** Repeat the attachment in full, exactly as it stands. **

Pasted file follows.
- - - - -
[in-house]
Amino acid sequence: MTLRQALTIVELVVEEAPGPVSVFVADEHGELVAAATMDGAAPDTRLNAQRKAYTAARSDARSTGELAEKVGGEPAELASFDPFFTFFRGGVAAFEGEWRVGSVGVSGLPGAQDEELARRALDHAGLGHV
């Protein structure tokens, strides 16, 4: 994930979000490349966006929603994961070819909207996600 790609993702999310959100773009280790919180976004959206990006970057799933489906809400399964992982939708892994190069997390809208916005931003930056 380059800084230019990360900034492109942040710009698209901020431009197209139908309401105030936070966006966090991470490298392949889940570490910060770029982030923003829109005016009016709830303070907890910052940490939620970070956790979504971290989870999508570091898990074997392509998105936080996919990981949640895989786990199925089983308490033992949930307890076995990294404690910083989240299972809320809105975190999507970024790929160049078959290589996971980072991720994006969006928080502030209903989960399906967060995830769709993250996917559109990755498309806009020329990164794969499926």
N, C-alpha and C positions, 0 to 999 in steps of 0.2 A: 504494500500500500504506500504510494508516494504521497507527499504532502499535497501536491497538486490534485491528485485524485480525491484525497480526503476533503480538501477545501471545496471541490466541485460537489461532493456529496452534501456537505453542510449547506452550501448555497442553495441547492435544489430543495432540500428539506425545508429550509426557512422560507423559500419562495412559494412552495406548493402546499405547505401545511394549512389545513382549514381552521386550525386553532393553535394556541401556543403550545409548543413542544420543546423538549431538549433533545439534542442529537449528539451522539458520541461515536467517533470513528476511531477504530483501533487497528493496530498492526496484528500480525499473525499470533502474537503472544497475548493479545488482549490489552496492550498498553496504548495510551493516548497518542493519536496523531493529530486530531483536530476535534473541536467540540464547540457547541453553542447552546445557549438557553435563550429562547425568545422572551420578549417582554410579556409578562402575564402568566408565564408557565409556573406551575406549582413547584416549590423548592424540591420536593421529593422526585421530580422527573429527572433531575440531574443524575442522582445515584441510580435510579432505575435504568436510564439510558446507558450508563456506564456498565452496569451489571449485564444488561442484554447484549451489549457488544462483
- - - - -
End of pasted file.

[in-house]
Amino acid sequence: MTLRQALTIVELVVEEAPGPVSVFVADEHGELVAAATMDGAAPDTRLNAQRKAYTAARSDARSTGELAEKVGGEPAELASFDPFFTFFRGGVAAFEGEWRVGSVGVSGLPGAQDEELARRALDHAGLGHV
């Protein structure tokens, strides 16, 4: 994930979000490349966006929603994961070819909207996600 790609993702999310959100773009280790919180976004959206990006970057799933489906809400399964992982939708892994190069997390809208916005931003930056 380059800084230019990360900034492109942040710009698209901020431009197209139908309401105030936070966006966090991470490298392949889940570490910060770029982030923003829109005016009016709830303070907890910052940490939620970070956790979504971290989870999508570091898990074997392509998105936080996919990981949640895989786990199925089983308490033992949930307890076995990294404690910083989240299972809320809105975190999507970024790929160049078959290589996971980072991720994006969006928080502030209903989960399906967060995830769709993250996917559109990755498309806009020329990164794969499926």
N, C-alpha and C positions, 0 to 999 in steps of 0.2 A: 504494500500500500504506500504510494508516494504521497507527499504532502499535497501536491497538486490534485491528485485524485480525491484525497480526503476533503480538501477545501471545496471541490466541485460537489461532493456529496452534501456537505453542510449547506452550501448555497442553495441547492435544489430543495432540500428539506425545508429550509426557512422560507423559500419562495412559494412552495406548493402546499405547505401545511394549512389545513382549514381552521386550525386553532393553535394556541401556543403550545409548543413542544420543546423538549431538549433533545439534542442529537449528539451522539458520541461515536467517533470513528476511531477504530483501533487497528493496530498492526496484528500480525499473525499470533502474537503472544497475548493479545488482549490489552496492550498498553496504548495510551493516548497518542493519536496523531493529530486530531483536530476535534473541536467540540464547540457547541453553542447552546445557549438557553435563550429562547425568545422572551420578549417582554410579556409578562402575564402568566408565564408557565409556573406551575406549582413547584416549590423548592424540591420536593421529593422526585421530580422527573429527572433531575440531574443524575442522582445515584441510580435510579432505575435504568436510564439510558446507558450508563456506564456498565452496569451489571449485564444488561442484554447484549451489549457488544462483